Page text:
There are many differences between men and women, but according to my stepdad Peter, one of the most reliable of them has to do with how we slice bread. He pointed this out to me while we were in my kitchen a few months back and I stood with a loaf of bread before me that was decidedly lopsided.
“I take it you have something to do with that?” he asked in his mild Australian accent.
I turned with the smile I only reserve for Peter because I just love him so much.
“Maybe as in indeed?”
“Mayhaps as in yes?”
I bowed my head in mock shame.
“Mayhaps as in yes.”
I don’t know what it is, but for some reason I cannot slice a loaf of bread straight. I start out with the best intentions, positioning the knife at a right angle to the top of the loaf. I start slicing, back, forth, back, forth and then halfway through it all turns to pot: something happens and the knife starts angling inward. The result is a slice of bread that looks like a ramp and a loaf that, as Peter pointed out, looks like a doorstop.
Apparently, I come by this honestly. According to Peter, women the world over have this trouble and, boy, my husband is happy enough to back him on this. Peter has gone so far as to take the knife out of my mom’s hand, so fearful was he in watching her cut a bagel in half. And I’ll, in turn, back my mom on that point: Bagels are tricky when it comes to getting those halves symmetrical. Always, mine are uneven so one half is too big for the toaster slot and it touches the red coils and gets black on the edges. Then the other side is too thin so it gets overly toasted and hard so when I bite into it it scrapes the roof of my mouth.
I suppose, if we were really to drill down, Peter would argue that women aren’t as handy with knives as men are. Why that would be I’m not sure, as my little brother Matthew and I both spent a good amount of time whittling sticks around the campfire when we were kids. Matthew actually got obsessed with pocketknives and accrued quite a collection, including what he called a Rambo knife whose handle boasted a compass at the bottom that could be screwed off to reveal a cache of waterproof matches.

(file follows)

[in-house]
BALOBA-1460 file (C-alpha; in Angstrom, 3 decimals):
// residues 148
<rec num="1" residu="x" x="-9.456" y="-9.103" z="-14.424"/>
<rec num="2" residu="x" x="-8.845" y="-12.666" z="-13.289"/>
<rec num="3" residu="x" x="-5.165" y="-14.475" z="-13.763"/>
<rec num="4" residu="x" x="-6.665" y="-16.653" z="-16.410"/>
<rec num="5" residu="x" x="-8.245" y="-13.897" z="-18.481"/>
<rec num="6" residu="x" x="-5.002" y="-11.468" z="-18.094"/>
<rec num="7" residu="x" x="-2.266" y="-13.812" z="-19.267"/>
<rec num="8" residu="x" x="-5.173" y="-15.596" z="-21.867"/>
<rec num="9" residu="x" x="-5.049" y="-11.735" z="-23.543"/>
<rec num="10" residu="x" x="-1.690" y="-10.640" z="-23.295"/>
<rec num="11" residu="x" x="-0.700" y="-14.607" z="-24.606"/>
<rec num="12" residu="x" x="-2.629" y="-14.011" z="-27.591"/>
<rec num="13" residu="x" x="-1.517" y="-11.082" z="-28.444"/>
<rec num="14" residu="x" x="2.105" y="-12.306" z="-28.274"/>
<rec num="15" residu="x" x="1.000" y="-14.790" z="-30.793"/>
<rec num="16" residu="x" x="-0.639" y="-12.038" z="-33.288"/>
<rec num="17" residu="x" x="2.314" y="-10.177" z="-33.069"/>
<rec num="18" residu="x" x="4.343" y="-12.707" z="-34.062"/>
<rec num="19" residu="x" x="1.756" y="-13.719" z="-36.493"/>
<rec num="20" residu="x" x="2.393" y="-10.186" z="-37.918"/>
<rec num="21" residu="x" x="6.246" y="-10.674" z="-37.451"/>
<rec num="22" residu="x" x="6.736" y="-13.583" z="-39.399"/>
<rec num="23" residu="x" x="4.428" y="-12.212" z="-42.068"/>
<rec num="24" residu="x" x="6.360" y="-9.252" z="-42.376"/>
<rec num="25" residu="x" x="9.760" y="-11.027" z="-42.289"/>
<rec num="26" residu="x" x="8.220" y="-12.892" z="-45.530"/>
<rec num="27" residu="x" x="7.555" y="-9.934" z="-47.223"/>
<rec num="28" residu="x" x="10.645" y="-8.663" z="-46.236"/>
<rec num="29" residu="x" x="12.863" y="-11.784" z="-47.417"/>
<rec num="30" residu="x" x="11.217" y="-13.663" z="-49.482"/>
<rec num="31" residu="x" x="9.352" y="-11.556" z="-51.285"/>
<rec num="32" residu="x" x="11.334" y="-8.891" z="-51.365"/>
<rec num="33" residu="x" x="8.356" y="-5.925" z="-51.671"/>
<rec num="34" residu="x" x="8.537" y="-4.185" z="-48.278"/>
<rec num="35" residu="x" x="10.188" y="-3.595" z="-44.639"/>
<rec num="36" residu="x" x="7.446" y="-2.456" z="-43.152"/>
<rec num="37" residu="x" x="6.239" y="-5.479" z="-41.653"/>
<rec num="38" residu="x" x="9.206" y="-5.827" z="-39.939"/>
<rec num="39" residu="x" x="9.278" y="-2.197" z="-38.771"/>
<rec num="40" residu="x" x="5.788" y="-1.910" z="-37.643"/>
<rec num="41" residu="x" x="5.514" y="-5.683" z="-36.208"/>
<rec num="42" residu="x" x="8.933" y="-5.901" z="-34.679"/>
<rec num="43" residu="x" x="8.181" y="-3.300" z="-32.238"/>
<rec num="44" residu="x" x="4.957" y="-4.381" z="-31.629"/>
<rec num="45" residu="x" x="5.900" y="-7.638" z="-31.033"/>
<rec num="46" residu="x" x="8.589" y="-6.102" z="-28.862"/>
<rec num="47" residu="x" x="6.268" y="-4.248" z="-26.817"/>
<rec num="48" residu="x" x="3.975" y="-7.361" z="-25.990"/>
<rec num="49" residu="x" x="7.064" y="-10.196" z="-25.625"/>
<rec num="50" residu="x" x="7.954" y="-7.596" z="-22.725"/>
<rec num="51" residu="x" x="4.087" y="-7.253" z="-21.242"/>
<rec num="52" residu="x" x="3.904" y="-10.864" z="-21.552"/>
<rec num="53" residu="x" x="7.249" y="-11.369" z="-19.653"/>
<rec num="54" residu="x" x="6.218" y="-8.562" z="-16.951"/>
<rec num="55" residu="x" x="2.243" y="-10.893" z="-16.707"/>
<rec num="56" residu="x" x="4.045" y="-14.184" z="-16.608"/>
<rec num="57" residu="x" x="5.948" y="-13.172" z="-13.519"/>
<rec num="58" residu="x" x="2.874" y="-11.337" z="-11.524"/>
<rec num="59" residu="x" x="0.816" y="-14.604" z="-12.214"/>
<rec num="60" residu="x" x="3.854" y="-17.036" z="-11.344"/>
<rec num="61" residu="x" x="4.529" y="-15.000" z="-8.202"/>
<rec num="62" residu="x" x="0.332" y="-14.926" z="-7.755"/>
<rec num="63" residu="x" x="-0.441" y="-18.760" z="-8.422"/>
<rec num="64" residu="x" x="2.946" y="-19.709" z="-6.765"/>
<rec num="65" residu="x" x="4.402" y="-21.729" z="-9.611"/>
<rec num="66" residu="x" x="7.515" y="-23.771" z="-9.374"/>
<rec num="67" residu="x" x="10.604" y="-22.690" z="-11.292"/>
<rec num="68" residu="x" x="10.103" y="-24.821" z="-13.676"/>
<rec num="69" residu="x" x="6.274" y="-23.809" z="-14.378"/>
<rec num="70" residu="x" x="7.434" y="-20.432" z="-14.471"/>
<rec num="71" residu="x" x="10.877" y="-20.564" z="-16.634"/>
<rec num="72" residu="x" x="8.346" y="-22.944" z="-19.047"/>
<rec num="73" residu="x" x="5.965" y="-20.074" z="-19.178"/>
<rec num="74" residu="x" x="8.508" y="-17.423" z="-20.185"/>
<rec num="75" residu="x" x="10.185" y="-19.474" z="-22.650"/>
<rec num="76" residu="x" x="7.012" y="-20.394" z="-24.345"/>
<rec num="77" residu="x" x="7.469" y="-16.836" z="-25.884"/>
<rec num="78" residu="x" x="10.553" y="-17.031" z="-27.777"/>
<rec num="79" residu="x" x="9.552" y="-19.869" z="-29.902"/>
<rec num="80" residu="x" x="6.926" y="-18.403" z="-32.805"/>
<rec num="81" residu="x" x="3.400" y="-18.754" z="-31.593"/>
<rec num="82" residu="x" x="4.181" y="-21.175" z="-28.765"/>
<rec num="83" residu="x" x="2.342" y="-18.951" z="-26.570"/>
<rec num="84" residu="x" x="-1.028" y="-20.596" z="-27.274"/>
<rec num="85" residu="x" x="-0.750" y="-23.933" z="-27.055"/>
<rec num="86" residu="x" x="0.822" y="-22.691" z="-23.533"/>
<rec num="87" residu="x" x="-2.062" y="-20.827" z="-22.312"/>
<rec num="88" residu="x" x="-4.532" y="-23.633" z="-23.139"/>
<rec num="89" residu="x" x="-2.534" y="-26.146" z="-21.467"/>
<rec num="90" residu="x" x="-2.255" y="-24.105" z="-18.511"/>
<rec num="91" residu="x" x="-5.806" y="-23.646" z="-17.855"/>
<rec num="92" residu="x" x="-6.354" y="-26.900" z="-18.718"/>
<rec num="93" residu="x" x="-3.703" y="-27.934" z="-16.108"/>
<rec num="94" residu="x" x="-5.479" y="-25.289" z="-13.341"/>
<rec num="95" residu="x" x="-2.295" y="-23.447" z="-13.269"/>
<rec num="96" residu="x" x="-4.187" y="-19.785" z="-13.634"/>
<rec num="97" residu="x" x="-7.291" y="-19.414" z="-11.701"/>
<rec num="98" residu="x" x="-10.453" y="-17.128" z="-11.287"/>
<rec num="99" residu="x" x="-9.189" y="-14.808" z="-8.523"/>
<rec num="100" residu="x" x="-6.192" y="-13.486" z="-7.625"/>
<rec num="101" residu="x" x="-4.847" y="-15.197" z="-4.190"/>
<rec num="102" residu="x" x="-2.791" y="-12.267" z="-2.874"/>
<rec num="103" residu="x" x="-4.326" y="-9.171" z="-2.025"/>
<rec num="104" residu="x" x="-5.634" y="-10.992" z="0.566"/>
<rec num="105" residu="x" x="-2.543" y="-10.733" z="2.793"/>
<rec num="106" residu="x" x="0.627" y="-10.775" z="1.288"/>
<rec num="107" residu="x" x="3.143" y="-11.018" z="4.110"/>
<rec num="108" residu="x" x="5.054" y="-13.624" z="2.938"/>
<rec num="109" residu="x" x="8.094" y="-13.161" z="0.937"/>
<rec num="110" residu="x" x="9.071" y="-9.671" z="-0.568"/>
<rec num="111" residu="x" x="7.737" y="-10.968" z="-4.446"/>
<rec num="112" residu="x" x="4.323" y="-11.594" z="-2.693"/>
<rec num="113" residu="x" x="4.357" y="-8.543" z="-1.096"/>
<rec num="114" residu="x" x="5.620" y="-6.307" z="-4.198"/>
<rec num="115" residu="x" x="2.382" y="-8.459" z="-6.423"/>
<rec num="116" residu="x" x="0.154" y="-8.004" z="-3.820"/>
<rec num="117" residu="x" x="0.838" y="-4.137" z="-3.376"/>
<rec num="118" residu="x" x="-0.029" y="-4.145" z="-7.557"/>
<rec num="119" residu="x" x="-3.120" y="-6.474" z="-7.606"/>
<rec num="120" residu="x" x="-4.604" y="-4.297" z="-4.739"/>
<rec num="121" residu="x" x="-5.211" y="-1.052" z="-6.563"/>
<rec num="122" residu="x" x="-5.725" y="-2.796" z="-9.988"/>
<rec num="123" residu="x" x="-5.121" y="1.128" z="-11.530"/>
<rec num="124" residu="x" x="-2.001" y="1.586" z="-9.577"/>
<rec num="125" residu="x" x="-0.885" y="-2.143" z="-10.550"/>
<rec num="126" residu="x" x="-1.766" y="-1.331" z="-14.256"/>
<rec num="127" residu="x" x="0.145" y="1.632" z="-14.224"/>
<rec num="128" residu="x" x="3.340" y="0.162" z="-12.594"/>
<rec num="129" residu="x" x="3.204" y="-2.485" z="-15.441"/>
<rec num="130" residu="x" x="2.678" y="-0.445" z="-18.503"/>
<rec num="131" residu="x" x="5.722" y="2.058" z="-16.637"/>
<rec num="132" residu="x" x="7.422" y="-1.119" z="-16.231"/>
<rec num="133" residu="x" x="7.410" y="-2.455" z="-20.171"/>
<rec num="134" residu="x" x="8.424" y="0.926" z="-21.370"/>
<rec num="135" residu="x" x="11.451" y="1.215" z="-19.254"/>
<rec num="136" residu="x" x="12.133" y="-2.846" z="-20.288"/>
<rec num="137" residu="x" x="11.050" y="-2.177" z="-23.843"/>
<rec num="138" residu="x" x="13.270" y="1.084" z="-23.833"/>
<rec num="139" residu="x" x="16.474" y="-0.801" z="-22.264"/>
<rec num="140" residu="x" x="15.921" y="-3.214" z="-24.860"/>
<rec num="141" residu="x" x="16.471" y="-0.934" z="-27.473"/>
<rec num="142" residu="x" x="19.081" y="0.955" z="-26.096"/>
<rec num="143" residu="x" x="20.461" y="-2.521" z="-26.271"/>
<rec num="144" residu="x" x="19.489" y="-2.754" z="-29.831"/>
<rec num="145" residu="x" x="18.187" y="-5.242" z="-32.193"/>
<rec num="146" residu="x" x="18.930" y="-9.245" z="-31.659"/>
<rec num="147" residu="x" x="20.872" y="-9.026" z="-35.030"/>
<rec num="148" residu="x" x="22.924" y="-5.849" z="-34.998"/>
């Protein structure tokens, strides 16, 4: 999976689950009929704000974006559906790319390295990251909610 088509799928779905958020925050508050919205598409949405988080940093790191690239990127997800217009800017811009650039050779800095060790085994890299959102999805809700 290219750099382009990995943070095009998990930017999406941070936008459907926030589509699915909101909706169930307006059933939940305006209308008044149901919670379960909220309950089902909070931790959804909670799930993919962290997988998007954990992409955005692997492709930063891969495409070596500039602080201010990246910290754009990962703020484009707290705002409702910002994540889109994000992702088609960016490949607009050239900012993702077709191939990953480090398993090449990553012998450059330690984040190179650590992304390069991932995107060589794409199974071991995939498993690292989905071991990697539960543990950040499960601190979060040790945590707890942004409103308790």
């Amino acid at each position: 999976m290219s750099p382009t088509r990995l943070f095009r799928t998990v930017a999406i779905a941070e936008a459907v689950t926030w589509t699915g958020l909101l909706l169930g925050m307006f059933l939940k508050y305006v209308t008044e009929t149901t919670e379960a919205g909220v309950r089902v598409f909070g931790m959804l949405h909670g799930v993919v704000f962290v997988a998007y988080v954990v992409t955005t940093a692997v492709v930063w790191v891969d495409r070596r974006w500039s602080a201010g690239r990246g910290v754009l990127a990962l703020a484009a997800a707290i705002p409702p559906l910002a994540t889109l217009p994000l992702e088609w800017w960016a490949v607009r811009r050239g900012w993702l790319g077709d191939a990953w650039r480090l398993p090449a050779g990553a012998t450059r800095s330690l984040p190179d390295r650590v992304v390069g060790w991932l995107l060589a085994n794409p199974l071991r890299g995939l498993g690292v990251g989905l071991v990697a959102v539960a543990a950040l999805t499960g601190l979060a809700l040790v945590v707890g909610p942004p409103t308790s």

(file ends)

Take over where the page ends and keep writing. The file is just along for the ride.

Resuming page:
Since I only ever remember being fascinated that the knife actually had a little house inside it that, possibly, one of my peanut dolls could live in, maybe he did get more actual knife-slicing instruction than I did.
I do know one thing: I don’t ever learn my lesson with knives. I have two scars on my left palm that attest to this, both of which came from the identical attempt to try to get the seed out of the avocado. About 15 years ago, I saw my friend Stefan pierce the seed with a knife, setting the blade deep enough so that he simply turned the knife and the seed popped out. I was so impressed, I tried to do the same while hosting my very first dinner party, stomping the blade down and then having it slide straight off the slippery seed and straight into my palm. I’m not going to lie: for that one I actually turned my hand over to see if the knife had gone straight through. Luckily, it didn’t but I did get a stern talking-to courtesy of my lovely husband.
And yet, eight years later, there I was again, this time thankfully alone in the kitchen with a fresh avocado in my hand. So what did I do? The same exact move with the same exact result.
It was while skiing with my parents this winter that I considered Peter may be on to something. We had slept in later than my parents, and when we awoke breakfast was in full swing. As we sleepily stepped into the kitchen, I noticed my mom holding a paper towel to her hand, which William immediately stopped to inspect.
“Cut myself,” she said, shrugging it off.
“Let me guess. Avocado?” William said.
“Yes!” she replied, aghast. “How did you know?”
Peter looked at me and I slinked off.
I guess the weakest part of Peter’s assertion is he has decided women everywhere are bad at cutting bread and not just my mom and I. I know he’s traveled a lot, but he couldn’t possibly have seen every woman mangle a loaf to prove this claim. So I’m going to conduct a little experiment tonight and have my stepdaughter Gabrielle, who shares no genetic material with me, go at it and see how it goes. I’m hoping for a straight edge — for women everywhere.